Of Max Meyer, Woodbury coach Kevin McDermott says: "No doubt he lifts the entire team."
Woodbury’s struggles at the start of the baseball season were not unexpected.
But then, neither was the Royals’ second-half turnaround.
A lineup full of seniors departed after last season’s third-place finish in the Class 4A state tournament. An adjustment period was natural.
“We had a talented team last year,” Woodbury coach Kevin McDermott said. “We had a lot of young kids along for the ride, and we needed to see how they went about their business. We scuffled a little there in the middle of the season. I thought we could go either way, but we found it and got rolling.”
Baseball being a team game, it’s overly simplistic to credit one player for the Royals’ second-half surge to another Class 4A tournament berth. But then, Max Meyer is no ordinary player.
The senior pitcher/shortstop is not going to intimidate batters with his physical presence — he stands about 6 feet and weighs in the neighborhood of 165 pounds.
But eyes widen when he releases his 90-plus mph fastball. He mixes in a slider and a changeup that baits batters into awkward swings, and he throws them all for strikes. On the season, Meyer is 9-1 with a 0.77 ERA and 103 strikeouts in 72 ⅓ innings.
By most accounts, the Gophers signee is the best pitcher in the metro not named Sam Carlson. Meyer was selected by the Twins in the 34th round of baseball’s amateur draft on Wednesday.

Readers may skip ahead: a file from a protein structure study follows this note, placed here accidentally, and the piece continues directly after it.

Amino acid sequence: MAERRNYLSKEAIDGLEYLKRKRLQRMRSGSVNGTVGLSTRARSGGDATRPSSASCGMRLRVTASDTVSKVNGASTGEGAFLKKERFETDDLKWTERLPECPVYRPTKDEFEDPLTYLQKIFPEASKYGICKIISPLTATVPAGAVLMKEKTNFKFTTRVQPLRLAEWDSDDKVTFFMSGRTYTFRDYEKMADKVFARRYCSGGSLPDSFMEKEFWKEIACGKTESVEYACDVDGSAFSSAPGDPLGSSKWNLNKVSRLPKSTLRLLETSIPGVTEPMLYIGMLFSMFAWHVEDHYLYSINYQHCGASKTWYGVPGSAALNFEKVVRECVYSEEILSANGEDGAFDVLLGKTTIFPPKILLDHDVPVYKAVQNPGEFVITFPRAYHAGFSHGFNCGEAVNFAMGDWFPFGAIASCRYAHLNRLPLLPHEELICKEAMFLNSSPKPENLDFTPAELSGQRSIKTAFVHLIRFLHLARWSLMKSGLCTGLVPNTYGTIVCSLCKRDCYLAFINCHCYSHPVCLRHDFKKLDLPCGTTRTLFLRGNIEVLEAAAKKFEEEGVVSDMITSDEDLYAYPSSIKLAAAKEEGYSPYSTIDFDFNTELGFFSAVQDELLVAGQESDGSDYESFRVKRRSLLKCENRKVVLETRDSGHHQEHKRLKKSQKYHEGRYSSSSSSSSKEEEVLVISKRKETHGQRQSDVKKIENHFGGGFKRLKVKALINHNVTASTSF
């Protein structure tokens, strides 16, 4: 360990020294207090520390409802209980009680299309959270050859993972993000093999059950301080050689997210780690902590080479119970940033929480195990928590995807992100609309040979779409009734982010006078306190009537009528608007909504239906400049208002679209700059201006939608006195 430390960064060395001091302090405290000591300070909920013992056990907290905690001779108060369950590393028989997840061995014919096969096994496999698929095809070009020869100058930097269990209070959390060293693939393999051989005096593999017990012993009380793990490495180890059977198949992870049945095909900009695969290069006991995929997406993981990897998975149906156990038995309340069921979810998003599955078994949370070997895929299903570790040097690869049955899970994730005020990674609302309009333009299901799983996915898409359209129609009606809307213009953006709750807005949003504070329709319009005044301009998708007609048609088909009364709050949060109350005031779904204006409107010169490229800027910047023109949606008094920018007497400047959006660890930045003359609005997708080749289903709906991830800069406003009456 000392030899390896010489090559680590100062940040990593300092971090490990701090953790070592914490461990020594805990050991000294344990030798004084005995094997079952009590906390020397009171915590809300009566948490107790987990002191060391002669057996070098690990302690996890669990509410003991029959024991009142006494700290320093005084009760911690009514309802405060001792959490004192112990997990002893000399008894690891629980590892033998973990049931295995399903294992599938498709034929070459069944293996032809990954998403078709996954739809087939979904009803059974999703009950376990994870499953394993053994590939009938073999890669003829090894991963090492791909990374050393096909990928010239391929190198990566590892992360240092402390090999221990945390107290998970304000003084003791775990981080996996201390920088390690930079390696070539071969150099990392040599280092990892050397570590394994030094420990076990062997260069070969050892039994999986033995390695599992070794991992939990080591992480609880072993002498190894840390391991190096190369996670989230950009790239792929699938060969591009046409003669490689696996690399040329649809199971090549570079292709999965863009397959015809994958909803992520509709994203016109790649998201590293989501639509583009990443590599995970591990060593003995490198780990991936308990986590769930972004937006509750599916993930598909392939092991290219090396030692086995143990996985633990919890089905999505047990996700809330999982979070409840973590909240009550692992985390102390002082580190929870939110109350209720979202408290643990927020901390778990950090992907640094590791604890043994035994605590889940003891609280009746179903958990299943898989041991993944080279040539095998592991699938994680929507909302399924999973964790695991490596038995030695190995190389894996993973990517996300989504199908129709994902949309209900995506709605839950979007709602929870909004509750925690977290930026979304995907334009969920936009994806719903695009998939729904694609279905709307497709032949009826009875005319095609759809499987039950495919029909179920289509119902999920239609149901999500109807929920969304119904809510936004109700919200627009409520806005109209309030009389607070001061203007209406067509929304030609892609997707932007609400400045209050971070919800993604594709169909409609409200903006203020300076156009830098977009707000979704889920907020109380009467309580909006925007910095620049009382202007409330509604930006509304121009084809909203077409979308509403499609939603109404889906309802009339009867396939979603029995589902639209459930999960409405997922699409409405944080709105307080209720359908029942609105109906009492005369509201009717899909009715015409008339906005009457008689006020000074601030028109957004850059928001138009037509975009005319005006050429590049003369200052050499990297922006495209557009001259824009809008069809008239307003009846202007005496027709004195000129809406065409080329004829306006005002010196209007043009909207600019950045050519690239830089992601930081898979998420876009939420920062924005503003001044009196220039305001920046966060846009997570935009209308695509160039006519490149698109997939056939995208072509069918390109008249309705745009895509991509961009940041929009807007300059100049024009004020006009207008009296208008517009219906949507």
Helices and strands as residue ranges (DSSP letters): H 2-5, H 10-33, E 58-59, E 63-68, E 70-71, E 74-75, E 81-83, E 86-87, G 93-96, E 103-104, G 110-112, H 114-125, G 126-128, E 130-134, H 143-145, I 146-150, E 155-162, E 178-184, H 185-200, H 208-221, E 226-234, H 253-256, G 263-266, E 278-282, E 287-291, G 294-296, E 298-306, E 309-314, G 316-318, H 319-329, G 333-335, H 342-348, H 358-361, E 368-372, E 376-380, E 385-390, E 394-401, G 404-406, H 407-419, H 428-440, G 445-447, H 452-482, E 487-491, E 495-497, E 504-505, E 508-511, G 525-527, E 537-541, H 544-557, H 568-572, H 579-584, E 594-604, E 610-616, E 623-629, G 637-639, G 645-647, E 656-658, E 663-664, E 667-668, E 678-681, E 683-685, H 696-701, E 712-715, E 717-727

“No doubt he lifts the entire team,” McDermott said. “There is a different feeling when Max is out there.”
As good as he’s been, even Meyer wasn’t immune to the Royals’ early-season woes. He, like the rest of the team, labored through April.
“Early in the year, Max had a lot of scouts here to see him and maybe he was trying to do too much,” McDermott said. “He’s always had great velocity, but he was trying to blow up the [radar] gun. It was a learning experience for him.”
Things changed as soon as May arrived. Meyer pitched three consecutive shutouts in victories over White Bear Lake, Roseville and Park of Cottage Grove, giving up a total of only four hits. Since then, he’s given up just two earned runs, walked only four and struck out 68.
“I think I was trying to pump in fastballs early in the season,” Meyer said. “I think things came around in the Roseville game. I pitched really well, I hit a home run. Everything started to click.”
The Royals are 11-1 since their 5-7 start to the season and have won nine consecutive games. While much of the attention has focused on Meyer, there have been plenty of other reasons for their improvement. First baseman Ronnie Sweeny, who hits third in the lineup right behind Meyer, has responded with a robust .380 batting average and a team-leading six home runs.
“He’s been one of the best hitters in the state,” McDermott said. “He’s got 70 RBI over the last three years.”
Senior Brodie Paulson has thrived since moving into the cleanup spot in the order, hitting .296, and Nolan Glunz has produced big hits while hitting fifth.
McDermott also singled out freshman Brock Rinehart, who has solidified the catching position since moving behind the plate midway through the year.
“He’s done a really great job,” Meyer said. “I can throw a pitch in the dirt, and I can trust that he’s going to block it.”
Considering where they were at the start of the season, the Royals are a confident bunch right now. If they needed extra motivation, they open the Class 4A state tournament against Champlin Park, which defeated them 2-1 in the semifinals a year ago.
“If I told you we weren’t motivated to play them, I’d be lying,” McDermott said. “They’re a good team. They play fast, they play hard, they play good defense. We’re excited for it. We owe these guys.”